U.S. bishops' transparency policies since 2002 have prohibited imposing confidentiality on abuse victims. Victims’ advocates say demanding any aspect of a settlement agreement violates those policies. Archdiocesan officials counter that they are permitted to try and keep the size of a settlement confidential.

“I feel like their goal in all of this is to simply sweep it under the rug and try to save face with their followers and also to try to save their money,” said the victim from the criminal case brought against Brignac last year. “They have known who and what George Brignac was for quite a long time.”

‘Positive recommendation’

When he examined Brignac’s application to become a Catholic deacon in 1974, the Rev. John Favalora, the head of the program, was clearly worried.

Brignac had attended St. Paul’s in Covington and De La Salle in New Orleans, graduating from the latter in 1953 and immediately joining the religious order which founded both high schools: the Christian Brothers. But by 1960 he had been kicked out. He spent the next few years teaching students from fifth to eighth grades at various local Catholic schools, including at St. Matthew the Apostle in River Ridge, where he was also a prefect of discipline.

Nine years into his stint at St. Matthew, Brignac was having a hard time explaining his expulsion from the Christian Brothers.

One record of a conversation between Brignac and an archdiocesan leader says Brignac claimed he was dismissed for vaguely explained “reasons of health.”

“I think more information is needed,” the interviewee wrote.

Favalora, who later became the Archbishop of Miami, sent a letter to a Christian Brothers official, asking about Brignac. “This information will be kept in confidence,” Favalora wrote.

It isn’t clear what the response was. But a handwritten scribble on Favalora’s letter mentions a “positive recommendation” from the order.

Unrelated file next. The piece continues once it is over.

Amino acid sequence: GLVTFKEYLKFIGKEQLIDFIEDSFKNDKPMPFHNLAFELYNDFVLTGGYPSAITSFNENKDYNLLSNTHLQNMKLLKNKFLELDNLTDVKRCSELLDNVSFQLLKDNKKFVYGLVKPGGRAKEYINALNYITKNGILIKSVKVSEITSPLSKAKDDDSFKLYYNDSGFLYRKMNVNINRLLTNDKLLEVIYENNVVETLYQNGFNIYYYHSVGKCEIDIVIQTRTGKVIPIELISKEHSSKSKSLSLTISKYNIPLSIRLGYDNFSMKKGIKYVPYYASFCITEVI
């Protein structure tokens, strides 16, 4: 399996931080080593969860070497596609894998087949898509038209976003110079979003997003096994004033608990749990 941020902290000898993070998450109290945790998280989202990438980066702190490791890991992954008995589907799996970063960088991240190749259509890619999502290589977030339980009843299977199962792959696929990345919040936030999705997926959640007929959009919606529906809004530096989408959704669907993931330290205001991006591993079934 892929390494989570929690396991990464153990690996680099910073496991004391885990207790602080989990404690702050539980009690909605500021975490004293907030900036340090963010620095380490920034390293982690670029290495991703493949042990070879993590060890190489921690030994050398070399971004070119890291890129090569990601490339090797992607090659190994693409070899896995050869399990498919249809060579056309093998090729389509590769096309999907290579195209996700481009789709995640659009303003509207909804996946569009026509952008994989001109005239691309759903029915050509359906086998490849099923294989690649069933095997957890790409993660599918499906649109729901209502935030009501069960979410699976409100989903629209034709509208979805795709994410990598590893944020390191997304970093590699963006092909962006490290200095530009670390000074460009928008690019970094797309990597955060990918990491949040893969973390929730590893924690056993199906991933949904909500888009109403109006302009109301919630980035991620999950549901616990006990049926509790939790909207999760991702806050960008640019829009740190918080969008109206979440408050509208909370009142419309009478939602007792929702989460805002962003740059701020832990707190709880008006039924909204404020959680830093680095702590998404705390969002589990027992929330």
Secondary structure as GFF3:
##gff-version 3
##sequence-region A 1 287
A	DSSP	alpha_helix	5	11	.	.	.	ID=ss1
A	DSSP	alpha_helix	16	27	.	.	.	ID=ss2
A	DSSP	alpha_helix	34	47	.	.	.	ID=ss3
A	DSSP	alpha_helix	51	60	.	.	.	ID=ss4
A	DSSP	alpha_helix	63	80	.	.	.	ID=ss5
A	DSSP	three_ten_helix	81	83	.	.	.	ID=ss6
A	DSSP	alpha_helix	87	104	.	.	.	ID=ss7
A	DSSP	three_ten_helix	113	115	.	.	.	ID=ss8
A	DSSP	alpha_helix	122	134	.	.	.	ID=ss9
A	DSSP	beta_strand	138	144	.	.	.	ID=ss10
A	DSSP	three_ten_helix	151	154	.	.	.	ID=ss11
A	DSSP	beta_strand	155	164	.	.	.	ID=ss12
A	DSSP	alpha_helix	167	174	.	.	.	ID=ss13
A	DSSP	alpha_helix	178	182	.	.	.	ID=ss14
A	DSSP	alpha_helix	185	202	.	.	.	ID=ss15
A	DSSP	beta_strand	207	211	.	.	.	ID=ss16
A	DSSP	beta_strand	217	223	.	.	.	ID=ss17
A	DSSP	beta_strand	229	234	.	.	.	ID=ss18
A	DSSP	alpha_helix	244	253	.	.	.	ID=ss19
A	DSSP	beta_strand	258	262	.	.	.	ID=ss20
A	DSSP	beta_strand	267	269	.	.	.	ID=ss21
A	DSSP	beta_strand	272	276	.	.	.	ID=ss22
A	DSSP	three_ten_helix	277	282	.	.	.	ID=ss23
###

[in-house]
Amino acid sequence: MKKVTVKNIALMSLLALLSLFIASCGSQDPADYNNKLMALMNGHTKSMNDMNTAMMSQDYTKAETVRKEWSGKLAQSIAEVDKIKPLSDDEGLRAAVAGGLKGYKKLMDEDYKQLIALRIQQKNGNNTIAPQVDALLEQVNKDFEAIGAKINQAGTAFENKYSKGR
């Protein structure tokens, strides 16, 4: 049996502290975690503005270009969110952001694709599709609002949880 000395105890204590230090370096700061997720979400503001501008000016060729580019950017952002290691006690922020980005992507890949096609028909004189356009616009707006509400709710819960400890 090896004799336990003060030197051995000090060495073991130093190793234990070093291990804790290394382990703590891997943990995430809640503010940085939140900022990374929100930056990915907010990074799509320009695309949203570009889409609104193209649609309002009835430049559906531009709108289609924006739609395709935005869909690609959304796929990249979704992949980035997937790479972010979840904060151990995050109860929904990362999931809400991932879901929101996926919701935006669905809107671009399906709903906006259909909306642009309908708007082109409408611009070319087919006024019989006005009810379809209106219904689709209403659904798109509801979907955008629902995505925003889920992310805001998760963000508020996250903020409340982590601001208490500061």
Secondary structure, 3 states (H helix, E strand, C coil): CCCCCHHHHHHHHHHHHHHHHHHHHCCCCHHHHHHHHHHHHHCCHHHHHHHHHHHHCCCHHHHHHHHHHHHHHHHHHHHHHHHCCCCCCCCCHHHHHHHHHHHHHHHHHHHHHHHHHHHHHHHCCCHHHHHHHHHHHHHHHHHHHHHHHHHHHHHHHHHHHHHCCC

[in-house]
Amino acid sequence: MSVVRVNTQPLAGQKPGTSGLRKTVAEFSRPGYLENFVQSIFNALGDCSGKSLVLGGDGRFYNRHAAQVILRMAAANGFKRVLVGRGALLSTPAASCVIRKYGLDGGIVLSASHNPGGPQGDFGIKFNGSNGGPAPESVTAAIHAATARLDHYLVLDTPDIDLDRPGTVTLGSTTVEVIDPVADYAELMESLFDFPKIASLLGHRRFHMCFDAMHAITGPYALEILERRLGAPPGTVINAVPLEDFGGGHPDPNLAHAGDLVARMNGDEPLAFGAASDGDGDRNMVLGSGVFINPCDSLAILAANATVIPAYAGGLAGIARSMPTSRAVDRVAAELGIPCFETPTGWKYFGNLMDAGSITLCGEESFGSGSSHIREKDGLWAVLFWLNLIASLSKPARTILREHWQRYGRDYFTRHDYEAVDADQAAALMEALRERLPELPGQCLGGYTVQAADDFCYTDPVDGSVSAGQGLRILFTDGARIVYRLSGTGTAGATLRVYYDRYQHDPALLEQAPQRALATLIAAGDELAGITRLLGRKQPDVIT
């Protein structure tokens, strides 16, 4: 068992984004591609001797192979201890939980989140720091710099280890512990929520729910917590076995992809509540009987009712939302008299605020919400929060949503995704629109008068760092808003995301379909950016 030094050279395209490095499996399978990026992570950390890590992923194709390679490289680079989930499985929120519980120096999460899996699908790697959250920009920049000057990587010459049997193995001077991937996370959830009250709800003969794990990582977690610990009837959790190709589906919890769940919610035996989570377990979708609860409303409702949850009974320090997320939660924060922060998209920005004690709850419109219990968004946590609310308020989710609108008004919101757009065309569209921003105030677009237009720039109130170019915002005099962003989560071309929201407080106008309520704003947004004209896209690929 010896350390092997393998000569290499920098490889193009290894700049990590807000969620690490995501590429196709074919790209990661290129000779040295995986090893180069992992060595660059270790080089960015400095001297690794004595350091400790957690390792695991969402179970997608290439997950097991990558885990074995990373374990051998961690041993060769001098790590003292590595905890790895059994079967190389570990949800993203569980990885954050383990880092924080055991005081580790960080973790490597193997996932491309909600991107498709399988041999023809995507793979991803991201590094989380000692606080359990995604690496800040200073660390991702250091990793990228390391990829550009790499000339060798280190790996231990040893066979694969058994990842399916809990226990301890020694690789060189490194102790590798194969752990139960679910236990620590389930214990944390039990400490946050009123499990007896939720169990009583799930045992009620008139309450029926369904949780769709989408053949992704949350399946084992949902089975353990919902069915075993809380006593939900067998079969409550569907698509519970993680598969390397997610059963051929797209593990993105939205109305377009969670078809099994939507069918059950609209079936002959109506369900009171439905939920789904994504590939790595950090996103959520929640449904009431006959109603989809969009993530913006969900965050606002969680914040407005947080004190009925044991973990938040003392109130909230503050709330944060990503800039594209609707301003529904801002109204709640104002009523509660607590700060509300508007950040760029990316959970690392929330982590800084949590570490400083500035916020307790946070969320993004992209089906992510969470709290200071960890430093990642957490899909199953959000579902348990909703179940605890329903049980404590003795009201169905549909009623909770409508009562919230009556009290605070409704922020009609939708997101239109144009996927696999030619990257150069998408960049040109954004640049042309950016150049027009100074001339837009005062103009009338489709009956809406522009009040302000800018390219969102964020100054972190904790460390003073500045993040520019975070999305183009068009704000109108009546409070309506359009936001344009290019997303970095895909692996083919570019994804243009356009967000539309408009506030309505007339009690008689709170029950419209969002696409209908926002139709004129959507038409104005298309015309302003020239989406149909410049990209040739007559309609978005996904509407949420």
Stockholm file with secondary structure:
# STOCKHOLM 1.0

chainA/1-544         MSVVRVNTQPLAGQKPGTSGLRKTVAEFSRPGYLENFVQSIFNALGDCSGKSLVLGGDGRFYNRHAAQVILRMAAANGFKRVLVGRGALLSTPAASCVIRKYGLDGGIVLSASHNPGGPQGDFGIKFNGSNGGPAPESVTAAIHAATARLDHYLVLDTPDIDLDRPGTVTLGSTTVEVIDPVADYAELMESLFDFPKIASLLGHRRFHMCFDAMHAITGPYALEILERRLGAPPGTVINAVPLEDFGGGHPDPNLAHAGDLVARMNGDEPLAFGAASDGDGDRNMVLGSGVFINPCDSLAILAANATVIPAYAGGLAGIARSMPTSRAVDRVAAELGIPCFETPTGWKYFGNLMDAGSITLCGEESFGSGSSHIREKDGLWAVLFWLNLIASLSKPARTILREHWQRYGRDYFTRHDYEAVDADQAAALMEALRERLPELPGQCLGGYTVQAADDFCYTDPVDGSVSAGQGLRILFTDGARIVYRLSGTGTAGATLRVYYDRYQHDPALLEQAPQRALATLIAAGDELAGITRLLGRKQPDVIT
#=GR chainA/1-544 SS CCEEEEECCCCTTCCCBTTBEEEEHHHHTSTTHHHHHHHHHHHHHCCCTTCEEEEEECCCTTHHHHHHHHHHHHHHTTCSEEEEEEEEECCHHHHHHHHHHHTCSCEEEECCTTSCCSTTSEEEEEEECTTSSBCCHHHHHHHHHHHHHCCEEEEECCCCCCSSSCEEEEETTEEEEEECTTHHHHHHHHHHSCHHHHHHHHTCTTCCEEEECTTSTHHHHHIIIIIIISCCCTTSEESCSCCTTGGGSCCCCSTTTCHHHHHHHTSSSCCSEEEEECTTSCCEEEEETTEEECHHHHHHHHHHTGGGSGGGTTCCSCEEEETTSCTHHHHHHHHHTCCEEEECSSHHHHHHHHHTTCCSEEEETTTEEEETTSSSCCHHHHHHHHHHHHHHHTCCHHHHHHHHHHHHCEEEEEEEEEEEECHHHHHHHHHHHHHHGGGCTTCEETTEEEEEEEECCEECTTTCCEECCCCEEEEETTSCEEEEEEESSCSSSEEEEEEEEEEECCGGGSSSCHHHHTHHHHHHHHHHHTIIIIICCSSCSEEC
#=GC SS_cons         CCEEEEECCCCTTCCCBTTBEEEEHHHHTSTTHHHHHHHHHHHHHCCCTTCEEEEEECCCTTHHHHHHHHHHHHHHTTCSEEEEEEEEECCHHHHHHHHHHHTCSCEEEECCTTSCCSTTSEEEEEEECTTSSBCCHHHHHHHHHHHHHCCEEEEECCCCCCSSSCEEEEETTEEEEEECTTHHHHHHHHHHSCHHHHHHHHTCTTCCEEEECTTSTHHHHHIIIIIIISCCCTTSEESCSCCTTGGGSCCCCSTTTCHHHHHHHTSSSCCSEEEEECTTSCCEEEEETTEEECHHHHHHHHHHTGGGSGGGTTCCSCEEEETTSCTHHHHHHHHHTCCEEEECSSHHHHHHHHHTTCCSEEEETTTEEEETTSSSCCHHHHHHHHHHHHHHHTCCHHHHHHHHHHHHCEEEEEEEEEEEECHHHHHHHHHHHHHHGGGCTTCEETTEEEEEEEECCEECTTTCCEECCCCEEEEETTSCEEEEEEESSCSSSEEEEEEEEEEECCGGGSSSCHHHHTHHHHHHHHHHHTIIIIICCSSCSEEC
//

Brignac pleaded to be let into the diaconate. The Catholic Church allows married men to become deacons, but they may not marry after ordination. Brignac had never married.

“I fully understand the church’s law of celibacy,” Brignac wrote to Hannan on April 4, 1976. “And I firmly resolve that, with God’s help, I will fully keep it and completely observe it until death.”

The following month, he was ordained and assigned to Our Lady of the Rosary in the 3300 block of Esplanade Avenue.

In a self-evaluation at the end of his first year in ministry, he was asked his favorite aspects of ministry. He replied: “Working with youth.”

‘Victim of his own celibacy’

Brignac continued to teach at St. Matthew. In 1977, his second year as a deacon, three students accused him of sitting them on his lap, shoving his hand down the boys’ pants, and fondling their genitals.

John Anderson, then 11, recalls how Brignac would inflict the abuse in a classroom where other students were present, using two desks to hide what his hands were doing.

“I was scared to death,” Anderson recalled. “I didn’t know what to do.”

Anderson said a boy who saw what Brignac was doing told Anderson’s mom about it during a ride home from school. Anderson said he threw up. His mother initially froze in shock, but then she reported Brignac to the Jefferson Parish Sheriff’s Office.

Deputies arrested the newly minted deacon, and prosecutors charged him with three counts of molesting a juvenile.